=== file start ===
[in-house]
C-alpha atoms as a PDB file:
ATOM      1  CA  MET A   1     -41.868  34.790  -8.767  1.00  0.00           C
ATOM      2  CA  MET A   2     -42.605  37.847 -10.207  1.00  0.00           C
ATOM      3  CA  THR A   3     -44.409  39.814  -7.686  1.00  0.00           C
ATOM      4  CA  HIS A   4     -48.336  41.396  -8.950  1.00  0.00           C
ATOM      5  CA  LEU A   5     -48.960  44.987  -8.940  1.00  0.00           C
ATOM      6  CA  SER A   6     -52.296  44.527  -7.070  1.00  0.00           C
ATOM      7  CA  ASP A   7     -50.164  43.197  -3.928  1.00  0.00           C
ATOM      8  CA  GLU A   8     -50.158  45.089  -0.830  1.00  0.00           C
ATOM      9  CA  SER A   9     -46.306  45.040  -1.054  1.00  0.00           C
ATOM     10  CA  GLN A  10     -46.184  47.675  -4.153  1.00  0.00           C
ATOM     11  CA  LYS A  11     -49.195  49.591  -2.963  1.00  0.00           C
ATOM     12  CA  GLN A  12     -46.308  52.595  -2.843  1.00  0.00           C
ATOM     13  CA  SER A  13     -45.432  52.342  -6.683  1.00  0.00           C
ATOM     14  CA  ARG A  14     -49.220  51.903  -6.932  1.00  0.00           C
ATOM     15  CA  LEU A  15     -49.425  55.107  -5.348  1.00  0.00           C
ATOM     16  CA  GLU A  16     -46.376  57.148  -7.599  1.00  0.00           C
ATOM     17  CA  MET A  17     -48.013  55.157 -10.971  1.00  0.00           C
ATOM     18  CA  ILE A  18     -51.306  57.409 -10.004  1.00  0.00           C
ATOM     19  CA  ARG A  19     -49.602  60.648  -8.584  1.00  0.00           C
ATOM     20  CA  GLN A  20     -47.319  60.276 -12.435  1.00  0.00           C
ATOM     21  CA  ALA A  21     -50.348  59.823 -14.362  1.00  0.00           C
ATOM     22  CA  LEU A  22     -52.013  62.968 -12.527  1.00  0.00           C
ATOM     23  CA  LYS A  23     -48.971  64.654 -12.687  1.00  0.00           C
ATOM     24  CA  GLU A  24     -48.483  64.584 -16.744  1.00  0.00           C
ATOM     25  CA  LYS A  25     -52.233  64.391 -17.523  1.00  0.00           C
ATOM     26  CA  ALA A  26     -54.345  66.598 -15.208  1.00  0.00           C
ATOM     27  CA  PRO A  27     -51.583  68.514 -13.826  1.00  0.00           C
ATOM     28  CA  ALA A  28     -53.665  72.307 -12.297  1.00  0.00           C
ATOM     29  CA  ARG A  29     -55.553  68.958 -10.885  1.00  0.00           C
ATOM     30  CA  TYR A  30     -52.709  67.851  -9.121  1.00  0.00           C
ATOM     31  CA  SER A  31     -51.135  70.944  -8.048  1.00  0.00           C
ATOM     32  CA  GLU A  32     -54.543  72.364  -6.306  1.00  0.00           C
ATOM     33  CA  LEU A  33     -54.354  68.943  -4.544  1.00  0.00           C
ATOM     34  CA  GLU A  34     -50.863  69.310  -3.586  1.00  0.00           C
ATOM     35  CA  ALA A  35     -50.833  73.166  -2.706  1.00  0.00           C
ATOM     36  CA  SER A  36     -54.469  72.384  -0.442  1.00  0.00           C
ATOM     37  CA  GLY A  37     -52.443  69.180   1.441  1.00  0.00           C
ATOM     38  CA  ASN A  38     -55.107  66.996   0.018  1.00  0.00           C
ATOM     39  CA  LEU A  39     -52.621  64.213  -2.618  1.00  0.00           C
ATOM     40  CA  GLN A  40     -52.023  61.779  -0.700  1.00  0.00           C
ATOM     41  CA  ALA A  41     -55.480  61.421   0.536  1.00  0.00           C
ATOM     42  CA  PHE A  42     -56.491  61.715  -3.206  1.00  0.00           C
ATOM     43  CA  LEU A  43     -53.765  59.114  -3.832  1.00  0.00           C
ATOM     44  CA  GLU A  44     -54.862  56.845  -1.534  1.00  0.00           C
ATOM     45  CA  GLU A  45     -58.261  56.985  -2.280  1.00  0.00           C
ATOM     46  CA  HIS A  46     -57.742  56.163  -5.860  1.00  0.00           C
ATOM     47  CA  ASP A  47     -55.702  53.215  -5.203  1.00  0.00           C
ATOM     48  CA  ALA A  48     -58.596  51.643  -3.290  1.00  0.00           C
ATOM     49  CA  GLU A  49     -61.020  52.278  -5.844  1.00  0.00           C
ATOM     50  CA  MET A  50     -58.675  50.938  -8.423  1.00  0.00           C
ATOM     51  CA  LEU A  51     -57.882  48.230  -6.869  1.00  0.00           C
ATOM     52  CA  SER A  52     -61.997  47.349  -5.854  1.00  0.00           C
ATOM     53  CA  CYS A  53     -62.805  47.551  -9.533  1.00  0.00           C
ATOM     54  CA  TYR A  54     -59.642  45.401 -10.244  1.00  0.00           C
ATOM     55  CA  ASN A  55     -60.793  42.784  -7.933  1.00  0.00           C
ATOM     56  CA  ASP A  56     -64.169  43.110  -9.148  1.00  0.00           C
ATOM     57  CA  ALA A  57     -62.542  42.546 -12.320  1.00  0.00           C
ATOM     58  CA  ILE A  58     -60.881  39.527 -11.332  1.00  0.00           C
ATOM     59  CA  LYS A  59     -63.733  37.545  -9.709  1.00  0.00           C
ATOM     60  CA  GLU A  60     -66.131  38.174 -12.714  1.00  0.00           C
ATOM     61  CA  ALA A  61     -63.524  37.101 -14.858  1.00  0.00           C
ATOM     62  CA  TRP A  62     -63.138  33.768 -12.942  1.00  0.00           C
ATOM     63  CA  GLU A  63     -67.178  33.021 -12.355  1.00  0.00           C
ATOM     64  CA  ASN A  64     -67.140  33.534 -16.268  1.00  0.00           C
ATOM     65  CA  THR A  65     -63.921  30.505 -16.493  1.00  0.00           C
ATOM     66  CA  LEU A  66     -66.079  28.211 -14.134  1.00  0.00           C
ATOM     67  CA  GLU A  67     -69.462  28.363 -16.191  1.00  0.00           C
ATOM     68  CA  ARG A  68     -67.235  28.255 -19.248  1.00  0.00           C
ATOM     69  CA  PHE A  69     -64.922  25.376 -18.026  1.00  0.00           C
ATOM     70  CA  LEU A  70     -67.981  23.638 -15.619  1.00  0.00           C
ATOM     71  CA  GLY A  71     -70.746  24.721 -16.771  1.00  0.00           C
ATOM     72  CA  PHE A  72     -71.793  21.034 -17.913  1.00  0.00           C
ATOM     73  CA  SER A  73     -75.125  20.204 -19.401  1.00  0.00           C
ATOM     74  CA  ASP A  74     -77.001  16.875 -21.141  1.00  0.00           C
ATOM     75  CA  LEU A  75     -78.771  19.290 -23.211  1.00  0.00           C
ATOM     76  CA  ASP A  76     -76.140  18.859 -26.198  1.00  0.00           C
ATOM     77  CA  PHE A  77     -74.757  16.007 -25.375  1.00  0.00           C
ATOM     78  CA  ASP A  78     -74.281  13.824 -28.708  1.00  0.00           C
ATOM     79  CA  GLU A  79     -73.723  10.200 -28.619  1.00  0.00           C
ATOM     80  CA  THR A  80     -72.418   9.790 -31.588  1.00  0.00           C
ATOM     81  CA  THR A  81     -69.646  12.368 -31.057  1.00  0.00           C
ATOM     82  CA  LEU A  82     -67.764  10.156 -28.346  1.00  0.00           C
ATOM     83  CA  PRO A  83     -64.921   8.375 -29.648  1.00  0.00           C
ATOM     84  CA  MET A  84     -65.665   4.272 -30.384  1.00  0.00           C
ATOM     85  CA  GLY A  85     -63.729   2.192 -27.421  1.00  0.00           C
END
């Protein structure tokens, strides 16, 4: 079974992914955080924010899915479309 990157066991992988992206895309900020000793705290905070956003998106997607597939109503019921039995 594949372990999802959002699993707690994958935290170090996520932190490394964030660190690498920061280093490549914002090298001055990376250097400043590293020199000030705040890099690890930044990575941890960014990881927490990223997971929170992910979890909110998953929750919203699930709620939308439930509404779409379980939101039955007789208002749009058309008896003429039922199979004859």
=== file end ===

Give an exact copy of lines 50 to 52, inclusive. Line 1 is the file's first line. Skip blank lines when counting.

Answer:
ATOM     48  CA  ALA A  48     -58.596  51.643  -3.290  1.00  0.00           C
ATOM     49  CA  GLU A  49     -61.020  52.278  -5.844  1.00  0.00           C
ATOM     50  CA  MET A  50     -58.675  50.938  -8.423  1.00  0.00           C